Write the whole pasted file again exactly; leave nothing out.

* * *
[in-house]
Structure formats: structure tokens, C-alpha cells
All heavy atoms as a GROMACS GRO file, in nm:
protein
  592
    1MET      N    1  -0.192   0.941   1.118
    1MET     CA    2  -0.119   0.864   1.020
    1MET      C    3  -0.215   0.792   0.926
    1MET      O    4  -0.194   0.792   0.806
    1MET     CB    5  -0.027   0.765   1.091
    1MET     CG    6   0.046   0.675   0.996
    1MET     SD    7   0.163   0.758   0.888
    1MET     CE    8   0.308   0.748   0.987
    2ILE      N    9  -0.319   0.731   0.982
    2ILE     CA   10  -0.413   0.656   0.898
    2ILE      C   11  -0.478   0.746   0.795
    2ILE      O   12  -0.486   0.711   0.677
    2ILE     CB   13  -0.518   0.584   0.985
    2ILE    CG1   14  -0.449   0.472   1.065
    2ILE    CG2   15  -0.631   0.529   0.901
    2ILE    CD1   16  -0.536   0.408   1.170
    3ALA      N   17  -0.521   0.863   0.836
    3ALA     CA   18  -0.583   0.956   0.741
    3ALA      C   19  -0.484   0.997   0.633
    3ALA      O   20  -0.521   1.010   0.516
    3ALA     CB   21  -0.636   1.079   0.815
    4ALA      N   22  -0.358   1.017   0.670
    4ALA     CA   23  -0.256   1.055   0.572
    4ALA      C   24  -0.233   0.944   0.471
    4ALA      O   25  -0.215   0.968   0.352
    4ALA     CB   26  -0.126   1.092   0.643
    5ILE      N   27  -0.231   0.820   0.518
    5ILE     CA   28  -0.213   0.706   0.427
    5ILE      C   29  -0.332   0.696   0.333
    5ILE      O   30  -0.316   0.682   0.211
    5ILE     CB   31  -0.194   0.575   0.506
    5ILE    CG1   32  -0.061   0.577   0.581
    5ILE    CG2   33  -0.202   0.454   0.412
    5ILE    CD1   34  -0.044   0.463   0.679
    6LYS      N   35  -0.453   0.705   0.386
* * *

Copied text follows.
[in-house]
Structure formats: structure tokens, C-alpha cells
All heavy atoms as a GROMACS GRO file, in nm:
protein
  592
    1MET      N    1  -0.192   0.941   1.118
    1MET     CA    2  -0.119   0.864   1.020
    1MET      C    3  -0.215   0.792   0.926
    1MET      O    4  -0.194   0.792   0.806
    1MET     CB    5  -0.027   0.765   1.091
    1MET     CG    6   0.046   0.675   0.996
    1MET     SD    7   0.163   0.758   0.888
    1MET     CE    8   0.308   0.748   0.987
    2ILE      N    9  -0.319   0.731   0.982
    2ILE     CA   10  -0.413   0.656   0.898
    2ILE      C   11  -0.478   0.746   0.795
    2ILE      O   12  -0.486   0.711   0.677
    2ILE     CB   13  -0.518   0.584   0.985
    2ILE    CG1   14  -0.449   0.472   1.065
    2ILE    CG2   15  -0.631   0.529   0.901
    2ILE    CD1   16  -0.536   0.408   1.170
    3ALA      N   17  -0.521   0.863   0.836
    3ALA     CA   18  -0.583   0.956   0.741
    3ALA      C   19  -0.484   0.997   0.633
    3ALA      O   20  -0.521   1.010   0.516
    3ALA     CB   21  -0.636   1.079   0.815
    4ALA      N   22  -0.358   1.017   0.670
    4ALA     CA   23  -0.256   1.055   0.572
    4ALA      C   24  -0.233   0.944   0.471
    4ALA      O   25  -0.215   0.968   0.352
    4ALA     CB   26  -0.126   1.092   0.643
    5ILE      N   27  -0.231   0.820   0.518
    5ILE     CA   28  -0.213   0.706   0.427
    5ILE      C   29  -0.332   0.696   0.333
    5ILE      O   30  -0.316   0.682   0.211
    5ILE     CB   31  -0.194   0.575   0.506
    5ILE    CG1   32  -0.061   0.577   0.581
    5ILE    CG2   33  -0.202   0.454   0.412
    5ILE    CD1   34  -0.044   0.463   0.679
    6LYS      N   35  -0.453   0.705   0.386